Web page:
Sleep Problems & Marijuana: How Frequent Cannabis Use Can Contribute to Sleep Disturbances
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Sleep is a crucial part of our health. But sometimes, getting a good night’s sleep is not that simple. Many people turn to cannabis for help. Weed can indeed help you with sleep at first. It helps you fall asleep faster and improve your sleep quality.
But in the long run, it may not be the best friend to tackle problems like insomnia. Chronic cannabis use – without a doctor’s guidance – can get in the way of your slumber.
This article will explore what can happen when you take medicinal marijuana regularly to combat sleep disorders and what you can do to prevent them.
What problems can marijuana cause for our sleep?
From developing a tolerance to disrupting your REM sleep, weed can significantly impact the way you sleep. These issues range from needing more cannabis to get the same effect to having less dream sleep and even changes to your sleep cycle.
Let’s delve into these problems.
Changes in Sleep Architecture
Sleep is not just about being awake or asleep—it involves a cycle of several stages, including light sleep, deep sleep, and dream sleep. This cycle is known as sleep architecture.
This architecture mainly has two types of sleep: non-rapid eye movement (NREM) sleep and rapid eye movement (REM) sleep. The NREM sleep is further divided into three stages:
- Stage 1: This is a light sleep stage where we drift in and out of sleep, can be easily awakened, and may not feel like we’ve slept at all.
- Stage 2: Here, we become less aware of our surroundings as our body temperature drops and heart rate slows. This is still considered light sleep, but we’re getting closer to deep sleep.
- Stage 3: This is the deep sleep stage. It’s the most restorative stage, where the body repairs muscles and tissues, stimulates growth and development, boosts immune function, and builds up energy for the next day.
After the deep sleep stage, we move into REM sleep, which is when most dreaming occurs.
When we introduce cannabis, things can get complicated. Chronic cannabis use can disrupt this well-designed architecture, leading to less time in the deep, restful stages of sleep and more time in the lighter stages. In other words, you do not get a restorative sleep.
This is why you wake up not feeling refreshed but groggy and tired if you have taken weed the night before. You may experience daytime fatigue, mood changes, and a slow, lazy day.
Reduced REM sleep & fewer dreams
Most of our dreams occur in the REM sleep stage.
This stage is essential for our brains to rest and process what we learn during the day. REM sleep also plays a crucial role in our brain’s health and function. It helps us understand emotions, store memories, and learn new information.
Using cannabis can reduce this dream sleep. Over time, this could mean having fewer dreams.
Since REM sleep is key to learning and memory, having less of it might make it harder for you to remember new information or learn new skills. Reduced REM sleep also means your brain might need more rest and processing time to function at its best.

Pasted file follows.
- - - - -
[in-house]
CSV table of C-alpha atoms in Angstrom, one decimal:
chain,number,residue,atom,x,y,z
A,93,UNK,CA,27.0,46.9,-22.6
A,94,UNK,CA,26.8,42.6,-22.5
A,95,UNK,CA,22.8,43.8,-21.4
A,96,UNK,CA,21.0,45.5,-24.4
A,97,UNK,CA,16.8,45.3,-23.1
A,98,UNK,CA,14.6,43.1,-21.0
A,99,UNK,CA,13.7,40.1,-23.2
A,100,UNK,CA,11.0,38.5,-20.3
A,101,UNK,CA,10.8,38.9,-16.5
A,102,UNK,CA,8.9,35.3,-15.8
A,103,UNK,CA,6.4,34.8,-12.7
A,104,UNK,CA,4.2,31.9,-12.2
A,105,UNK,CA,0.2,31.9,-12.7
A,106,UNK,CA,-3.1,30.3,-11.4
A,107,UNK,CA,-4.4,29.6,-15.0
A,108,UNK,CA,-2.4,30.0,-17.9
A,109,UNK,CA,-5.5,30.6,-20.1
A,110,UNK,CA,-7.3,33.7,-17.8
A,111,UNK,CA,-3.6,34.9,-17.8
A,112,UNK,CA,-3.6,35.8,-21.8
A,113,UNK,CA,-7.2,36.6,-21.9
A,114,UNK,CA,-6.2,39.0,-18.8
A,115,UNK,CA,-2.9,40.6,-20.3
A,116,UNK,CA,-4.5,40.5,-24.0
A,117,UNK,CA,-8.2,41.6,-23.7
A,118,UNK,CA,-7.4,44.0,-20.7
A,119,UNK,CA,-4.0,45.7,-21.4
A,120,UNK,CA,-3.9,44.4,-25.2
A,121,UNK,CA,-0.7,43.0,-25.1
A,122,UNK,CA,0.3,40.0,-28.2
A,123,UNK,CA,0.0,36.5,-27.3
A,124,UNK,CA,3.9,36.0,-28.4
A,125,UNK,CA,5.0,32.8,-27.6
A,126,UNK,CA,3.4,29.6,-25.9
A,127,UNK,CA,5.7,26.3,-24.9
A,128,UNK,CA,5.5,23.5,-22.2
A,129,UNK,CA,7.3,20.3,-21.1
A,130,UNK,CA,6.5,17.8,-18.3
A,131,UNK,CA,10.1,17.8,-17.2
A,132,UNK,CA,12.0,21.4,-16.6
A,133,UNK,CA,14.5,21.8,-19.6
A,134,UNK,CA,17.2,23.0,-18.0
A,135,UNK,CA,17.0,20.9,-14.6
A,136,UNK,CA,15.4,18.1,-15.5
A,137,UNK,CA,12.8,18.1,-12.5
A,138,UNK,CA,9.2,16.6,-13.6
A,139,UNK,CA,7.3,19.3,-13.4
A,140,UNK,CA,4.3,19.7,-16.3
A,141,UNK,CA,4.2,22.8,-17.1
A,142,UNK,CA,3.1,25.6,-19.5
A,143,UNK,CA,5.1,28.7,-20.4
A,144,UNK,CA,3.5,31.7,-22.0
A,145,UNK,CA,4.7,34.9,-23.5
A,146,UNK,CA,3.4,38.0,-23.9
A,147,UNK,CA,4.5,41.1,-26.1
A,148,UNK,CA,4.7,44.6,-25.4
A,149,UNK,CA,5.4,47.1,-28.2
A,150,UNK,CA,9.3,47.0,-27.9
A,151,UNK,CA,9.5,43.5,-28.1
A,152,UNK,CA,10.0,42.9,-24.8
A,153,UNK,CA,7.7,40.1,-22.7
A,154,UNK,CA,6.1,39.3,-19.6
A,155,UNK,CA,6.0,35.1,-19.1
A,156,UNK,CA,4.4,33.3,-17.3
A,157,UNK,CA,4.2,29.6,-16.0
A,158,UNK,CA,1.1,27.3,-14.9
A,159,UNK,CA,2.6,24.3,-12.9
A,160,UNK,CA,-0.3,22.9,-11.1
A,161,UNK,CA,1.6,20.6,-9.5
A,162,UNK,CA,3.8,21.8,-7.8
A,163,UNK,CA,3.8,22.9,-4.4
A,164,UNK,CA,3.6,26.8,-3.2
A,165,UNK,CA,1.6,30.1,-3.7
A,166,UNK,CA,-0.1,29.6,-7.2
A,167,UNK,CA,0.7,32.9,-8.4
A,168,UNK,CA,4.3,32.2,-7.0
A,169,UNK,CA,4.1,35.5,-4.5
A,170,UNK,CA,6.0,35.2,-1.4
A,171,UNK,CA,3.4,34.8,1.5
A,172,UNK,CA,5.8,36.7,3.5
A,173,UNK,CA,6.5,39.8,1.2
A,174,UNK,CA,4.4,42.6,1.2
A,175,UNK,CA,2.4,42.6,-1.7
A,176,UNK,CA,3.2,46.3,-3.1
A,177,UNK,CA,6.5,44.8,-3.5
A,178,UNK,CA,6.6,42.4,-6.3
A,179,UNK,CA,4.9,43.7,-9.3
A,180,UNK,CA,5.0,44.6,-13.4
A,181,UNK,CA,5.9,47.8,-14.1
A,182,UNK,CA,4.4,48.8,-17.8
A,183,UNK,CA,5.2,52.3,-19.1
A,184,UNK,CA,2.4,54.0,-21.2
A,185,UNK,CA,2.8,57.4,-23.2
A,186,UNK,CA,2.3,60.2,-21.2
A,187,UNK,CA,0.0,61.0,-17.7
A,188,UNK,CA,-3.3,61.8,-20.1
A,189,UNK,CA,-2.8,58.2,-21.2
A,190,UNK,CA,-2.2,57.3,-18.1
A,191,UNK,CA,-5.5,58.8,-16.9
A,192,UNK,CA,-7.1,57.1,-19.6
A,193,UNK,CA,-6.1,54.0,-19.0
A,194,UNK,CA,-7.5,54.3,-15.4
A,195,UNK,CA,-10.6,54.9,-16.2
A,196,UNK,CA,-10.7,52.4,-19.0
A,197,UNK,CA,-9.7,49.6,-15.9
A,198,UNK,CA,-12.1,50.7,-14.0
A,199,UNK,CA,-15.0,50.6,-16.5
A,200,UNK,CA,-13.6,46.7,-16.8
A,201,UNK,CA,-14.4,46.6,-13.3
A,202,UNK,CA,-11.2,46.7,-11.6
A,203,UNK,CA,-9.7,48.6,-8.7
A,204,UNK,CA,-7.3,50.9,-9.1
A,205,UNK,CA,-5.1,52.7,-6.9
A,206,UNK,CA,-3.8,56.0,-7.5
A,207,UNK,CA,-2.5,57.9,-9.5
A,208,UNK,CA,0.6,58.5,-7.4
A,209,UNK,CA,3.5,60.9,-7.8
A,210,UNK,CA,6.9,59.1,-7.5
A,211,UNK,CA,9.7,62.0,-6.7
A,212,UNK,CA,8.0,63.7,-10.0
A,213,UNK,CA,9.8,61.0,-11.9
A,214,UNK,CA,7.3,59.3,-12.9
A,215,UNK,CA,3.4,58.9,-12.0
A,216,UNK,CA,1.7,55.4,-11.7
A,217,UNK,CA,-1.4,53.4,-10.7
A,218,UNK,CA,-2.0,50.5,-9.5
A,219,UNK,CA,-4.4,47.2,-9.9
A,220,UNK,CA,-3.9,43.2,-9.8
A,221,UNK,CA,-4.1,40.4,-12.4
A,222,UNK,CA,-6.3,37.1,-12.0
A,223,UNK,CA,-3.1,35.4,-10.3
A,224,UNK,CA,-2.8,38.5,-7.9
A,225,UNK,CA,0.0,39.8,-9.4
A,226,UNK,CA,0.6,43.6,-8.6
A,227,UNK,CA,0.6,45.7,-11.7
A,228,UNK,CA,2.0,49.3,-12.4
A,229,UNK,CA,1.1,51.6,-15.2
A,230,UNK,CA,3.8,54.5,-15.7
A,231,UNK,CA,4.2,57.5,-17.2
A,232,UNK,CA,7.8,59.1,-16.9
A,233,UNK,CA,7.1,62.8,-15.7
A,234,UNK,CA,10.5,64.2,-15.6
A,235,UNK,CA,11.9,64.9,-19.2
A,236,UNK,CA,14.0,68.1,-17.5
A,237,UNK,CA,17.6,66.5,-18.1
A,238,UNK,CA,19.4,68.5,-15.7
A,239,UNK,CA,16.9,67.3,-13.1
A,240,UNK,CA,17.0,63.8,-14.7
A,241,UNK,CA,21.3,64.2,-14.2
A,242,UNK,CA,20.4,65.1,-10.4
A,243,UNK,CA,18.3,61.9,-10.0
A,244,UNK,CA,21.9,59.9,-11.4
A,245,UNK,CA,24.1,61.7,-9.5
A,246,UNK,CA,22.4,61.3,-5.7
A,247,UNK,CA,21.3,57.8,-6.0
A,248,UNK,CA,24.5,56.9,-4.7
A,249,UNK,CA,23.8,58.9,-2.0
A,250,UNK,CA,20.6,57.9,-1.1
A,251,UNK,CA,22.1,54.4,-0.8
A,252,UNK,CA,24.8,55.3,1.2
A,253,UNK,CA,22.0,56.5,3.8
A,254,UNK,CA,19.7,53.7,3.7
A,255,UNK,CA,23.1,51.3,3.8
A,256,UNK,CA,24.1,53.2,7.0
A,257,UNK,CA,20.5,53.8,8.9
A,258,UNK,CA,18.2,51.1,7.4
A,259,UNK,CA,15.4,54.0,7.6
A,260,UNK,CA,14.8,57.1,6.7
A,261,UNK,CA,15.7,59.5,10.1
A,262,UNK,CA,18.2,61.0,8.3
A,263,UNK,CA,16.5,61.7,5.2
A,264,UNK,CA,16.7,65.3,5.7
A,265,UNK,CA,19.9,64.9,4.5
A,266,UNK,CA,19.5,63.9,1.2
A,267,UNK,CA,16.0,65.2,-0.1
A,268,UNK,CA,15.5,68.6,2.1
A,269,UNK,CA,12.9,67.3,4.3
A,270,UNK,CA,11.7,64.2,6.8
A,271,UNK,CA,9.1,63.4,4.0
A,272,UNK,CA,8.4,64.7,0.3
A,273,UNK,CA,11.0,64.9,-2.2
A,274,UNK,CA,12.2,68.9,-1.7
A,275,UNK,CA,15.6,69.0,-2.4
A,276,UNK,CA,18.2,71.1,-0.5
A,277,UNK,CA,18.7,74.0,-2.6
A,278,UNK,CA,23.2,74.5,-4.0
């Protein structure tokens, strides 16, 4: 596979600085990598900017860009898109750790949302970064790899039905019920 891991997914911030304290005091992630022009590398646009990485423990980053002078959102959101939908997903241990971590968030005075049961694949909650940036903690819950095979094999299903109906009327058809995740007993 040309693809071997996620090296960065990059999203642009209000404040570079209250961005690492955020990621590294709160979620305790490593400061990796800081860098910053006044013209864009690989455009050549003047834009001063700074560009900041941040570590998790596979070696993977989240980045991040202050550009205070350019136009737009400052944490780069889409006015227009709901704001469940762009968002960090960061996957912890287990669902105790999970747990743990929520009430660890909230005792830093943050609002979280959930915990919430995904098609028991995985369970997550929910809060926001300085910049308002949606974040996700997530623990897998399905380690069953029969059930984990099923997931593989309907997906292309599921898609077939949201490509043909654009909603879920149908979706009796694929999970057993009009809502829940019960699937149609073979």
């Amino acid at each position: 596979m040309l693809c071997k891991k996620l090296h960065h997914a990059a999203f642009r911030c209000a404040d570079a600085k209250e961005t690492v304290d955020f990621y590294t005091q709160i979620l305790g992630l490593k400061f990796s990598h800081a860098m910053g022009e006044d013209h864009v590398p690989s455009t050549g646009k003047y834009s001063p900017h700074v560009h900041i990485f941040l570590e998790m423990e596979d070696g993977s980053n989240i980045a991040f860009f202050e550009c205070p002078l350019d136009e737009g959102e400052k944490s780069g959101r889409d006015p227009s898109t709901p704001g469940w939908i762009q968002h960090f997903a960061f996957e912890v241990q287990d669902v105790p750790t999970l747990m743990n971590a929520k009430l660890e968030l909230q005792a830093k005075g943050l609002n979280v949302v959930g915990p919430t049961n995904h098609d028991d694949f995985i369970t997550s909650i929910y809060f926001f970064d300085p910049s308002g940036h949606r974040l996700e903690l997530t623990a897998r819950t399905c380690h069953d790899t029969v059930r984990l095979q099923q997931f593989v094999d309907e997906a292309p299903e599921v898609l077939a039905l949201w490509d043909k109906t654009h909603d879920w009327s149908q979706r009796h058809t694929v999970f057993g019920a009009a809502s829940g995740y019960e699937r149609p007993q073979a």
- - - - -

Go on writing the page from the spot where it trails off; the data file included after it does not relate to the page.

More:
A lack of REM sleep can also make you cranky, unproductive, or unfocused.
Impact on circadian rhythms
Circadian rhythms are natural, internal processes that regulate the sleep-wake cycle and repeat roughly every 24 hours.
It is like an internal clock that tells us when to wake up and sleep. It works with sunlight and darkness to keep our sleep-wake cycle regular. When you use cannabis, especially close to bedtime, it can confuse this clock. Research shows that cannabis use can alter circadian rhythms.
Cannabis might make you sleepy even when it’s not your bedtime. If you give in to this sleepiness, you might fall asleep earlier than usual. Then, you might wake up earlier or later than usual. Over time, this can shift your entire sleep-wake cycle out of sync. You might feel tired during the day, unable to sleep at night, or struggling with irregular sleep patterns.
The same was also validated in a study published in the Regional Anesthesia & Pain Medicine journal. In frequent users, cannabis was associated with sleeping less than 6 hours or more than 9 hours a night – both outside the optimal sleep times. This suggests cannabis might interfere with our natural circadian rhythm. The study also found that cannabis users were more likely to struggle with sleep problems, like falling or staying asleep.
Think of the first time you had a cup of strong coffee or tea. You probably felt very alert and awake. But that strong effect would slowly disappear if you started having a cup daily. This is called building tolerance, and the same happens with cannabis.
At first, weed might help you sleep. But over time, you might need more and more to get the same effect. This is why long-term frequent weed use is linked with decreased sleep – your body gets used to weed. And the more cannabis you use, the more it can mess with your sleep.